Is UVC Safe?

UVC light emitting sources have to be used along with precautions to ensure safe usage. UV range of Electromagnetic radiation extends 10nm to 400nm. Depending on the wavelength and time of exposure, UV radiation can cause harm to your eyes and skin.

The UV spectrum is into three parts. UVA (315nm to 400nm), UVB (280nm to 315nm), UVC (200nm to 280nm) Decreasing wavelengths correspond with higher frequency radiation and a more elevated amount of energy per photon.

UVB radiation is widely recognized for its harmful effects on human skin and links to skin cancer. Each UV band creates different risks for humans. UVC radiations are wavelengths shorter than 280nm. They are absorbed by the atmosphere and no natural UVC radiation reaches the surface of the earth. Available due to human-made artificial sources.

The further away the UVC source is from a human, the lesser dose he is exposed to, the absorption length of UVC radiation in human skin is extremely short, so almost no UVC radiation Can reach the living cells in the skin, all the absorption occurs in the dead cell layers.

If you have prolonged direct exposure to UVC light, Temporary eye and skin damage have been exhibited, such as cornea injury, which heals after a few days. Safety instructions include protecting skin (in particular open wounds) and eyes from UVC radiation.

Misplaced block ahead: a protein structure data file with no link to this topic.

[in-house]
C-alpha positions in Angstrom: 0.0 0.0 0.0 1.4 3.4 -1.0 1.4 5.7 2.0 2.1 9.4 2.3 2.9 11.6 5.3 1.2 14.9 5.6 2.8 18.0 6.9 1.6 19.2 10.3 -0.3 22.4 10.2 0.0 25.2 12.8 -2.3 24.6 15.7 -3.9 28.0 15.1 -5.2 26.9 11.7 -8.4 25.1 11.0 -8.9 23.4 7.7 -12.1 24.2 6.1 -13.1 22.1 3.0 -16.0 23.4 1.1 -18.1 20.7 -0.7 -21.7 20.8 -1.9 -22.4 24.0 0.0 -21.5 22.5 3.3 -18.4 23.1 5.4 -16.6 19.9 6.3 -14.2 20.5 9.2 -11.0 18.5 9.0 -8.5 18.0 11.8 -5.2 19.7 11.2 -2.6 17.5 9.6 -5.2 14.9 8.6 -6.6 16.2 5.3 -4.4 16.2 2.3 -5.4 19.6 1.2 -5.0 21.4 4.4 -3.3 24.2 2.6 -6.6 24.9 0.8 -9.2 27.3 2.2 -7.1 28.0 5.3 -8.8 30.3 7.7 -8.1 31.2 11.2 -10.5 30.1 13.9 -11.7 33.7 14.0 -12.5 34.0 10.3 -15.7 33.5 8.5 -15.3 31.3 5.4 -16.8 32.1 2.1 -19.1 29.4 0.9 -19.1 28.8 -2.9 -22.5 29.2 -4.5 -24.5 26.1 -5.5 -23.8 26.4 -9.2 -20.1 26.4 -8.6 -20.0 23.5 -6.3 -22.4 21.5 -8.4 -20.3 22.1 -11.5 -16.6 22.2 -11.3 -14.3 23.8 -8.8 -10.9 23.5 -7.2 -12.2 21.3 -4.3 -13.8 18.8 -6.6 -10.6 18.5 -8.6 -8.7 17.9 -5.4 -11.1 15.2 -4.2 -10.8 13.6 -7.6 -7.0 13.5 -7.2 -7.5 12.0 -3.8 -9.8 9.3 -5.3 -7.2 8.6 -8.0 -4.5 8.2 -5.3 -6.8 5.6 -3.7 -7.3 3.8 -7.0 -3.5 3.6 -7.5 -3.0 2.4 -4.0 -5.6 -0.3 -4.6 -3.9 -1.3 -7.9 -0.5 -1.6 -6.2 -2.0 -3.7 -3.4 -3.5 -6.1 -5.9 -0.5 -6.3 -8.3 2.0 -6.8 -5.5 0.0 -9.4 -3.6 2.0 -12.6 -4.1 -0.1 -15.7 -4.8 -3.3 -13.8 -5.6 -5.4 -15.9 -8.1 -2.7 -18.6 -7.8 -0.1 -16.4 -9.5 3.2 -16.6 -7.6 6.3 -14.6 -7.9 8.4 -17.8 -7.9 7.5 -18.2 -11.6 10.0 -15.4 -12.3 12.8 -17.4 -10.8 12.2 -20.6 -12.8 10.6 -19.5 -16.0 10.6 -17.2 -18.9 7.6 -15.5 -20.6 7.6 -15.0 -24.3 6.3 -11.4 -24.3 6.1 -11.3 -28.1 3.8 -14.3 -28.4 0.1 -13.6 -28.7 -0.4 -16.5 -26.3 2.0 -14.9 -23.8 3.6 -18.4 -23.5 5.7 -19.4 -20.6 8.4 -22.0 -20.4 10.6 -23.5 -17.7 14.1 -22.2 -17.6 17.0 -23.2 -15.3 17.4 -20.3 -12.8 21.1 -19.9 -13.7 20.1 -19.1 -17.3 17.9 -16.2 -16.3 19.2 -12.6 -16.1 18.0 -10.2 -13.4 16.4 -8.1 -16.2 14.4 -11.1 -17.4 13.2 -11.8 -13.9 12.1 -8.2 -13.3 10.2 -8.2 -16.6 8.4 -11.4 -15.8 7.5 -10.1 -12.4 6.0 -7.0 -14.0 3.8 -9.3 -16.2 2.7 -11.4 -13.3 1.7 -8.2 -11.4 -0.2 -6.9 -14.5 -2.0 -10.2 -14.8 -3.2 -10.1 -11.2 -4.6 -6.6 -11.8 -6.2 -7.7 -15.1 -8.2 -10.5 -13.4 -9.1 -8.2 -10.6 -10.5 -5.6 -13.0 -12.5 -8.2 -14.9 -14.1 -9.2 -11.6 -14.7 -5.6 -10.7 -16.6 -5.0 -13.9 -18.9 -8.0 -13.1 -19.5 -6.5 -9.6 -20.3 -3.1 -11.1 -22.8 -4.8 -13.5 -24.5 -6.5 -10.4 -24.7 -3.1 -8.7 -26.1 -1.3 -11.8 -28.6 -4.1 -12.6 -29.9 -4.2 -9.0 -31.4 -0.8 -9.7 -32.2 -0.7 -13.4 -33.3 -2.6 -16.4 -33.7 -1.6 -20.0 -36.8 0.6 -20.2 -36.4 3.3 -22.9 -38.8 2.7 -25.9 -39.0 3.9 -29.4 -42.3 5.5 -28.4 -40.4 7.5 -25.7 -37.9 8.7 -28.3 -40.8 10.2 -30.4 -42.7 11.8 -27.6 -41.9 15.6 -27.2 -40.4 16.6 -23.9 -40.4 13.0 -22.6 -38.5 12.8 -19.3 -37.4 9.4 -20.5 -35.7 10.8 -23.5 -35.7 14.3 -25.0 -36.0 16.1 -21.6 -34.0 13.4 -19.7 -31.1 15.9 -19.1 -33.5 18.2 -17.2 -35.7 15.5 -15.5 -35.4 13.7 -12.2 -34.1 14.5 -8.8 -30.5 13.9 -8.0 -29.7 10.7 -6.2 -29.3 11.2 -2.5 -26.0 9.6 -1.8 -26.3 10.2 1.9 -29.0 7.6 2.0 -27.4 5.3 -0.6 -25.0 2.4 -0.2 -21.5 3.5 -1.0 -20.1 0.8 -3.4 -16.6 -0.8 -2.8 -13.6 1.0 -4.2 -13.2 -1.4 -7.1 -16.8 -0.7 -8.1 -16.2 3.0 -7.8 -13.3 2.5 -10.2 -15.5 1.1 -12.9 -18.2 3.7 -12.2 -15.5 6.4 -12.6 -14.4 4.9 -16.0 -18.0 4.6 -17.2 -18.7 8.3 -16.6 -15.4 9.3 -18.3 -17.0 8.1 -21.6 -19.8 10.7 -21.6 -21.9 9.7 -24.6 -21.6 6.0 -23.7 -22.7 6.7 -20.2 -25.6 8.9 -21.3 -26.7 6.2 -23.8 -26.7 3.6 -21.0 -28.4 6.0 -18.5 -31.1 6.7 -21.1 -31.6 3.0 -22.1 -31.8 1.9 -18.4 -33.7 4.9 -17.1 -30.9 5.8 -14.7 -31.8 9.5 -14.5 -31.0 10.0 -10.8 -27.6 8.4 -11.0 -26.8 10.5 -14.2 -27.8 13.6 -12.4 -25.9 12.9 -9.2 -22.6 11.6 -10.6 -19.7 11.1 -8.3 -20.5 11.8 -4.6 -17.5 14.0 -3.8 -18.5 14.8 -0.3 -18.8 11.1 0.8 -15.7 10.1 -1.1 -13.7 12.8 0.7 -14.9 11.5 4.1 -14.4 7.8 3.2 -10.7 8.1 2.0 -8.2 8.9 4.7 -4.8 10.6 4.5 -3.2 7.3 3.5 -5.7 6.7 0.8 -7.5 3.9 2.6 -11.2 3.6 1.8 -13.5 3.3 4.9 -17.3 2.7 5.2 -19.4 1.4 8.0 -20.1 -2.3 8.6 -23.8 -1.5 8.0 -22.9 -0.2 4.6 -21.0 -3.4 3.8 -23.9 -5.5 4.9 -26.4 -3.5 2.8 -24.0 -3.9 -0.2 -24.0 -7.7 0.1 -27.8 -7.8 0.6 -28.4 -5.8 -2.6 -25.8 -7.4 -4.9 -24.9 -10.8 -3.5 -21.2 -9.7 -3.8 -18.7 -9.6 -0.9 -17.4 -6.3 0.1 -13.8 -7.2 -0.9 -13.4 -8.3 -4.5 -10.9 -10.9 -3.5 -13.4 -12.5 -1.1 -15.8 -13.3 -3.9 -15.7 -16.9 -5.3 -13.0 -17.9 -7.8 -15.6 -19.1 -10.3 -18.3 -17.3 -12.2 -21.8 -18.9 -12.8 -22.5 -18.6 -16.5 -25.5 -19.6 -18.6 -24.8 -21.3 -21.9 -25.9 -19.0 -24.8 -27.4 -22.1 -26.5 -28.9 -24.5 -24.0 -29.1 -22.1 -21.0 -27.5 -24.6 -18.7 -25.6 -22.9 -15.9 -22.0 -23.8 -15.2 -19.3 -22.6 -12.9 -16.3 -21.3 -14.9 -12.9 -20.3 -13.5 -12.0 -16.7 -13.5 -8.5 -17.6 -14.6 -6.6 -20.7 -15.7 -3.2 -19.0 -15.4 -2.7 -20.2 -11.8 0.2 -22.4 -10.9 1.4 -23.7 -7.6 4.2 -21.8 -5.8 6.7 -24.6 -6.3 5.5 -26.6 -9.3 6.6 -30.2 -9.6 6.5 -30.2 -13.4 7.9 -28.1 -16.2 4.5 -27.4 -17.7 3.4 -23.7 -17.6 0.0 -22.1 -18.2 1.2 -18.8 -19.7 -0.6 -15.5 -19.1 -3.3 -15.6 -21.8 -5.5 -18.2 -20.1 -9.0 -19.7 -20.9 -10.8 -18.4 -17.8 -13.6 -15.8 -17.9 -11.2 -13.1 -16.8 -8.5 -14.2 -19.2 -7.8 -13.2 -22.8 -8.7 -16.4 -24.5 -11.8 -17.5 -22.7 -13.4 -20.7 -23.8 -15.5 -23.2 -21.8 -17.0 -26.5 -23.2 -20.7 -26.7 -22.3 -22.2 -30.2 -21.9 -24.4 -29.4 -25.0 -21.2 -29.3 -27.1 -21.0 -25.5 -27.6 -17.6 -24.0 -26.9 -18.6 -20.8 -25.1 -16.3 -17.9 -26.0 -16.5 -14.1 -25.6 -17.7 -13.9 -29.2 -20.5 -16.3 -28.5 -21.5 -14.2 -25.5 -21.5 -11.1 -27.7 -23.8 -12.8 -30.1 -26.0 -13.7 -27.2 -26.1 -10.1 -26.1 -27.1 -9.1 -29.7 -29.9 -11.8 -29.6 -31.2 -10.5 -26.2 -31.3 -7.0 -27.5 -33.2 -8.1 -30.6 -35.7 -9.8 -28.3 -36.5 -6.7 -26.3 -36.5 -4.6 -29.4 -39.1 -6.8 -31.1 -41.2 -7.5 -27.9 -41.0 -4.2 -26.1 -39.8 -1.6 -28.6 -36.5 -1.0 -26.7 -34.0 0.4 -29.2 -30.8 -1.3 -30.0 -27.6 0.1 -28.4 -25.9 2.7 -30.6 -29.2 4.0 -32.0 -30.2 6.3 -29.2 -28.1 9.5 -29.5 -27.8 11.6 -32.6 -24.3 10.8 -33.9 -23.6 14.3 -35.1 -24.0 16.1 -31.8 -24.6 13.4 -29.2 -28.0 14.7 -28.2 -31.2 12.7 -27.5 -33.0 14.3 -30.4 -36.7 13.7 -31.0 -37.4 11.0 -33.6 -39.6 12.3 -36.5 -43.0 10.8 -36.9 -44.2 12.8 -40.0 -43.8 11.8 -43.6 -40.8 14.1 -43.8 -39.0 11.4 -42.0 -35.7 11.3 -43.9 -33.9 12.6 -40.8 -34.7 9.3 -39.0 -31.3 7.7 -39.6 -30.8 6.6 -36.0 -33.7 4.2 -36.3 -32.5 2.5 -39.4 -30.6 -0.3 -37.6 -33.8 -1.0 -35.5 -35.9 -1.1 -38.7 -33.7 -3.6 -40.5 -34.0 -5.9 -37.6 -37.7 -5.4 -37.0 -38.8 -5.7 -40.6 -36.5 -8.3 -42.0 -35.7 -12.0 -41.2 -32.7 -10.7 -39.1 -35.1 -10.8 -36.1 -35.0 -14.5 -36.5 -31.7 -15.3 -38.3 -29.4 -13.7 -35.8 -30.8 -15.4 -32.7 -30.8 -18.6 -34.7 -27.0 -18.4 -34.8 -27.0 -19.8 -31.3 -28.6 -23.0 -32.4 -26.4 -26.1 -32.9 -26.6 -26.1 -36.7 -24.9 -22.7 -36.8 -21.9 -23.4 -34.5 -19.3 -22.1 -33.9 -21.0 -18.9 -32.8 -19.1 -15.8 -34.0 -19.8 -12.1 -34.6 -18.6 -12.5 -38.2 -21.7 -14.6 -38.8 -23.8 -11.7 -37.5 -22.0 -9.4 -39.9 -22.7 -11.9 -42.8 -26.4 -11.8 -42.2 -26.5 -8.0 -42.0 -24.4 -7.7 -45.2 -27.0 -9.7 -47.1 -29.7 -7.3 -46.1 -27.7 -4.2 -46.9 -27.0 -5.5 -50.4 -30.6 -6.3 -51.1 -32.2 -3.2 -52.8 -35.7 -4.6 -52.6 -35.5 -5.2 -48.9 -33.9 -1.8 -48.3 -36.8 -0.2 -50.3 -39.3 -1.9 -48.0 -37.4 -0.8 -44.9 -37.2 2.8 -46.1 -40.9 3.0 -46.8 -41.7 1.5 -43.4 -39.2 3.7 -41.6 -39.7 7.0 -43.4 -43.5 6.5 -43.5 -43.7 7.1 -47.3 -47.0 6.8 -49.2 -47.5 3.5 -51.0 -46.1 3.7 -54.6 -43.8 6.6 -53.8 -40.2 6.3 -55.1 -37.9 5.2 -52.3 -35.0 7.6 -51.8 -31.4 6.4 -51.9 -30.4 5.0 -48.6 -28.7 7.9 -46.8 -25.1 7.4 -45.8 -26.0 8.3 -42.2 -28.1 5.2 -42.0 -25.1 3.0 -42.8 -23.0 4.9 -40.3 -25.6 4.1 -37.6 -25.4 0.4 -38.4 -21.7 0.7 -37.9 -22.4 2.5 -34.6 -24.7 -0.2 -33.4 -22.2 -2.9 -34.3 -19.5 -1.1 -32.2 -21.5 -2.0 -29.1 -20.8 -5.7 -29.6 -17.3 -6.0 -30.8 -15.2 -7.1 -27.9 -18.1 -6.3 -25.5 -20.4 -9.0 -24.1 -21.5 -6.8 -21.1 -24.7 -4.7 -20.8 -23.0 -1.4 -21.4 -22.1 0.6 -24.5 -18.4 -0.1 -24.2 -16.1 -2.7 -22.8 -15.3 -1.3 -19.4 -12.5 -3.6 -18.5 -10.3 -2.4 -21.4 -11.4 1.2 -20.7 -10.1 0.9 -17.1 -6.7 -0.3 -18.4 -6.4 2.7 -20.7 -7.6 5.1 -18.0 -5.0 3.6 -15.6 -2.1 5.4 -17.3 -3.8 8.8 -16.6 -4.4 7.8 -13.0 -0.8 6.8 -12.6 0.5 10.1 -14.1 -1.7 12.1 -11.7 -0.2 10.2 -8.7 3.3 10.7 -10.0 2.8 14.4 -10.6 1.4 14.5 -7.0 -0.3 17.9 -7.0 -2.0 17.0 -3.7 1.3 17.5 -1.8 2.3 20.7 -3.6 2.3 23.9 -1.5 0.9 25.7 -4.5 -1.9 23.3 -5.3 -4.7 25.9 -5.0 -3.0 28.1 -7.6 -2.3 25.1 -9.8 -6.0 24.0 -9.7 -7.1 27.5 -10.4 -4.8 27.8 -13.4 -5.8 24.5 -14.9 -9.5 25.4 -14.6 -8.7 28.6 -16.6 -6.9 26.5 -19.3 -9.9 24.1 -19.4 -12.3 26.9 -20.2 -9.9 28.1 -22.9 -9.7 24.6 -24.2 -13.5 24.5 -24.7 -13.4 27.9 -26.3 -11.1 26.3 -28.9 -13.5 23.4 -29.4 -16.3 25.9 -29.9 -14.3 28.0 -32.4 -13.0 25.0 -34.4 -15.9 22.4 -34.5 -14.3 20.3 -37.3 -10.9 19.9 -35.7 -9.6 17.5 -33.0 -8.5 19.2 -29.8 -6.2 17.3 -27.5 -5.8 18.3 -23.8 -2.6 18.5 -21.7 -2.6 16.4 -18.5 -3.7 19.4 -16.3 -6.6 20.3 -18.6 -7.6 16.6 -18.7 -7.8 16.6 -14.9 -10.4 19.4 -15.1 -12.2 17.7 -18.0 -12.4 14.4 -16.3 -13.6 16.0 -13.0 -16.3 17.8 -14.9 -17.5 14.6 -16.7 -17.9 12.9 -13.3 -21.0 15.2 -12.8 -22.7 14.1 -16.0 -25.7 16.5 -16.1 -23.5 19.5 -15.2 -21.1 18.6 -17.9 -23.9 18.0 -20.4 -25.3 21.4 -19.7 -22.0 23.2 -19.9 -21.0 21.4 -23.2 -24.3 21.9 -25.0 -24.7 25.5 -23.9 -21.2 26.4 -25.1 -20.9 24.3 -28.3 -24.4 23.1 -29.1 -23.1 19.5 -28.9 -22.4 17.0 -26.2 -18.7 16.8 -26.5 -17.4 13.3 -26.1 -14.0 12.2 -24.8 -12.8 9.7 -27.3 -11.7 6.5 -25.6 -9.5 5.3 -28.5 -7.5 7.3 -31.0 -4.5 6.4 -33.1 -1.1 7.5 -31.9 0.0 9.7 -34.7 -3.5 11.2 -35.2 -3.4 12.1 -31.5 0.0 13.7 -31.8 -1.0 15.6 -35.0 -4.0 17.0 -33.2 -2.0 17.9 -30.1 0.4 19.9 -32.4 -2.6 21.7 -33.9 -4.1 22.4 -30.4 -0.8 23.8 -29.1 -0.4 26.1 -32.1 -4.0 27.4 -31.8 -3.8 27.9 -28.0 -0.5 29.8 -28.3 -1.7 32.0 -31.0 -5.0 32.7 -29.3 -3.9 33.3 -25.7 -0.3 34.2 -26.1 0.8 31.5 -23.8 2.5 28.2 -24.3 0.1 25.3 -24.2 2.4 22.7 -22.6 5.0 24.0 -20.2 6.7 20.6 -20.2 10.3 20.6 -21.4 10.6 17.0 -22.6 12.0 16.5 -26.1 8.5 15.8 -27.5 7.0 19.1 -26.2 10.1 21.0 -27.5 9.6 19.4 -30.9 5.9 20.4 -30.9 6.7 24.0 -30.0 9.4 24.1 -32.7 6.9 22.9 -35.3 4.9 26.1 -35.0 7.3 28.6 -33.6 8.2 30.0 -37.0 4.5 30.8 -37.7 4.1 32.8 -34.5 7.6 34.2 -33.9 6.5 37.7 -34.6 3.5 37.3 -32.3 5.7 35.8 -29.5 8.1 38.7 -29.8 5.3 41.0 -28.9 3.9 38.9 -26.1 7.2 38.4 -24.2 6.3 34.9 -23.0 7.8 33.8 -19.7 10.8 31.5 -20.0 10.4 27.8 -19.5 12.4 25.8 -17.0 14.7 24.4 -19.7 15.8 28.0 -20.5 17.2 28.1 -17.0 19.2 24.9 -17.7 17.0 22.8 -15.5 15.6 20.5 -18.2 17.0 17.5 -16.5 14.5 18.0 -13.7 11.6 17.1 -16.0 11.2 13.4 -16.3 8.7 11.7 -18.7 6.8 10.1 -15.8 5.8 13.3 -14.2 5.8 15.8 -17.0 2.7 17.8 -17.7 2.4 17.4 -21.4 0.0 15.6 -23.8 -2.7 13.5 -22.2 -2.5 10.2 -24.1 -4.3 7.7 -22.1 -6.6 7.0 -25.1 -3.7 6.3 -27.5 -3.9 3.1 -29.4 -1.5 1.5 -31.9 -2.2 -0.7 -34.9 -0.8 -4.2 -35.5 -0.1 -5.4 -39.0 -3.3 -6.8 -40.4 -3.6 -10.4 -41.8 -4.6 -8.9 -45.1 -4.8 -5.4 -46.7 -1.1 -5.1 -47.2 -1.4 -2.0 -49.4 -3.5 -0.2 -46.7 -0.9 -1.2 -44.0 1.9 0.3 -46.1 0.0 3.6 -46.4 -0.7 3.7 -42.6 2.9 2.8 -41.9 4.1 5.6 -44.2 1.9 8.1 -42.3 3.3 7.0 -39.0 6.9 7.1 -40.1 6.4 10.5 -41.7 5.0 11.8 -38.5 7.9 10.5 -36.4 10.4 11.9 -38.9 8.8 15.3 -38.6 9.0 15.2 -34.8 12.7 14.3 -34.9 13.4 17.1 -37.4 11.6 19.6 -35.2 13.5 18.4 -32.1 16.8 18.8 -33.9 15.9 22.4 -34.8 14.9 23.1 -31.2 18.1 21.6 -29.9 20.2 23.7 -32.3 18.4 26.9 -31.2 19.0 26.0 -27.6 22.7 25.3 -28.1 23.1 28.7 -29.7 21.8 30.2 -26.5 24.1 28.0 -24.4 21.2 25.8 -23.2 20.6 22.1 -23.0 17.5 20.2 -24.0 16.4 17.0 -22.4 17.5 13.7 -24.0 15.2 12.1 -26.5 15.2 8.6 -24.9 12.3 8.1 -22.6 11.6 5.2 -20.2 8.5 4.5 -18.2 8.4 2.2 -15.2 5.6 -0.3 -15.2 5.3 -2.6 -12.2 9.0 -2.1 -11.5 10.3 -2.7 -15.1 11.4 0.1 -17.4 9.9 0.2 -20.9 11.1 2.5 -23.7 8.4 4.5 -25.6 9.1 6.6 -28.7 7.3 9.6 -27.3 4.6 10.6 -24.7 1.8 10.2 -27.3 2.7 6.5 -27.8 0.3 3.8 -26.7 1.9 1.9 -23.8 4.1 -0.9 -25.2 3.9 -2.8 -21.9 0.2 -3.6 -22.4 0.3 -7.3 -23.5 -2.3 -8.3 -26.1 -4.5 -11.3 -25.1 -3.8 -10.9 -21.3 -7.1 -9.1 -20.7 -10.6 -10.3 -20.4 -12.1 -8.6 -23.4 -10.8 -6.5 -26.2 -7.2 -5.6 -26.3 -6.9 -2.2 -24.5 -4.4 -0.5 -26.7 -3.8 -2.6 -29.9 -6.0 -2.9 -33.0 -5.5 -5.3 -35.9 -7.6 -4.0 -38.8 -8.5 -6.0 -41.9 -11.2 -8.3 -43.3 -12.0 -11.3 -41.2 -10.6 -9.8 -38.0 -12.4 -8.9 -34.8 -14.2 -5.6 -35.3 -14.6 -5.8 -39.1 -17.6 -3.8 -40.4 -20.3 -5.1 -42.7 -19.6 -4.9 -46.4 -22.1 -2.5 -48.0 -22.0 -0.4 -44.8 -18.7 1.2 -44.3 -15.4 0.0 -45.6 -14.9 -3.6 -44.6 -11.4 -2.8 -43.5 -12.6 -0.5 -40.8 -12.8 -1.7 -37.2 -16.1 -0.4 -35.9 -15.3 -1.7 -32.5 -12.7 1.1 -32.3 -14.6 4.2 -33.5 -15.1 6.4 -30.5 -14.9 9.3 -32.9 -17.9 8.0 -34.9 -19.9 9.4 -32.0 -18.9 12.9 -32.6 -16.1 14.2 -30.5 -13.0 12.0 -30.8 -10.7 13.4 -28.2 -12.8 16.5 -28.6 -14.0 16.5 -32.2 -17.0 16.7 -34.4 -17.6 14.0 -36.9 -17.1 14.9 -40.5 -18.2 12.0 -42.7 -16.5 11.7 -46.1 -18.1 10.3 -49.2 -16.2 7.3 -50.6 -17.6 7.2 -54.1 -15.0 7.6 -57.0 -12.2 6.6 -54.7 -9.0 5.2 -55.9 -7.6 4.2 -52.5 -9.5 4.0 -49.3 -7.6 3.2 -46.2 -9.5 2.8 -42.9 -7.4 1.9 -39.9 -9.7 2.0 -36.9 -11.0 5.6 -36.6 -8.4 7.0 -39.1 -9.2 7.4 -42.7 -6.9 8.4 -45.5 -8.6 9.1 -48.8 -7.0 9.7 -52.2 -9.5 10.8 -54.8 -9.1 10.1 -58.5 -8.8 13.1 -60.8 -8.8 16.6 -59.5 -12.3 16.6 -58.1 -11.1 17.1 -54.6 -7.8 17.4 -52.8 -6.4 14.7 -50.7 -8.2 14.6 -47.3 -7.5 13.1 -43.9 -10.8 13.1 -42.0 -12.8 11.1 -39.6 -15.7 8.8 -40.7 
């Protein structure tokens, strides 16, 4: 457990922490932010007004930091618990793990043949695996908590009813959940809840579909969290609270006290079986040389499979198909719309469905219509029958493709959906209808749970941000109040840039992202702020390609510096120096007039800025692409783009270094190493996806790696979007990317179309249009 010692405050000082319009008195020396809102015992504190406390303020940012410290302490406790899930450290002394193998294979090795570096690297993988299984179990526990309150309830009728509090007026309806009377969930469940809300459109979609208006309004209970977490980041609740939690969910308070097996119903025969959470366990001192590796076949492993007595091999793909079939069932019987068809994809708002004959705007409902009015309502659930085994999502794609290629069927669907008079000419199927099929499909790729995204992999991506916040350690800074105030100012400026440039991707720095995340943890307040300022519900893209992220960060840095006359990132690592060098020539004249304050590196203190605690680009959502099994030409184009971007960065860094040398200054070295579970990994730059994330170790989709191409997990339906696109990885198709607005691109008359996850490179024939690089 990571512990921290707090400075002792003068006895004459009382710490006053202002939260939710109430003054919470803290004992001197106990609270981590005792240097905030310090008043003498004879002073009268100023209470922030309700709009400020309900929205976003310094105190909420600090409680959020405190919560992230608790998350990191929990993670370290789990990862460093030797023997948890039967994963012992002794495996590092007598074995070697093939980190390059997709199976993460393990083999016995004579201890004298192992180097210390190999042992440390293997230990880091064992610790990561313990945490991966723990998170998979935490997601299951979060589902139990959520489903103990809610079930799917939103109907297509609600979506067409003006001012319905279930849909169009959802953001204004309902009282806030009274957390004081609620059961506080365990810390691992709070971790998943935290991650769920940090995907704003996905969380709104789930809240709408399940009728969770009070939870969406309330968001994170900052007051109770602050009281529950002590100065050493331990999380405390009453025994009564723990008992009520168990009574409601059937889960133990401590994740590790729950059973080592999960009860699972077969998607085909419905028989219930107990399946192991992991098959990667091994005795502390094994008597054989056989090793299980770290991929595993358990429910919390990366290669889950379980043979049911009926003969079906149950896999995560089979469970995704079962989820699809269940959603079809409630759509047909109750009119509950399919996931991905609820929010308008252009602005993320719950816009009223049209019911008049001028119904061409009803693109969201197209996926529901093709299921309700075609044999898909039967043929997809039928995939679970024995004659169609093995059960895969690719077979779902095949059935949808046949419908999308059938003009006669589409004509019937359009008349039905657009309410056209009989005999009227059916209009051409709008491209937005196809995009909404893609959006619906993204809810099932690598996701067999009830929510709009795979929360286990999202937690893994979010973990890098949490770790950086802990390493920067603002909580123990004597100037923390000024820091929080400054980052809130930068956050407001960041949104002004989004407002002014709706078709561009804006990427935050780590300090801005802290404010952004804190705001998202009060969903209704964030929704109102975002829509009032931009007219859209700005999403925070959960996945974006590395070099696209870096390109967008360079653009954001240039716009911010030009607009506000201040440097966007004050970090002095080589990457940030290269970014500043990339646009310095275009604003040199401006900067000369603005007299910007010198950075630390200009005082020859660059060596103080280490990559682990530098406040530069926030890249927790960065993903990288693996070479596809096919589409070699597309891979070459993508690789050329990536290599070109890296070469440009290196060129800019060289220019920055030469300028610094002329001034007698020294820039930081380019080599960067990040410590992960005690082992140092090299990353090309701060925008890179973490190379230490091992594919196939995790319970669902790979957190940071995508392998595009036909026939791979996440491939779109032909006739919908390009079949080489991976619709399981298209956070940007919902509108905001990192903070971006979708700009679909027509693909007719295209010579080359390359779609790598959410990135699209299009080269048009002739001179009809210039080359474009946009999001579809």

Acute (short-term) effects include redness or ulceration of the skin. At high levels of exposure, burns can be severe. For chronic long term exposures, there is a cumulative risk which depends on the amount of exposure leads to premature aging of the skin and skin cancer.

Use UV goggles or full face shields and cover any exposed skin using lab coats, nitrile gloves, or other lab attire. UVC exposure is reduced through product safety design considerations and controls. Ensure that you follow the manufacturer’s instructions and recommendations for proper use of any UV system should be kept for reference to reduce hazardous exposure.

If you are exposed to UV radiation for a small amount of time, it is usually not severe and symptoms can be delayed. The following actions are recommended: See an ophthalmologist if eye damage is suspected, Treat skin lesions immediately, Follow your organization’s EHS incident reporting procedure. Documenting the date and time of the event, persons involved, equipment involved and type of injury.

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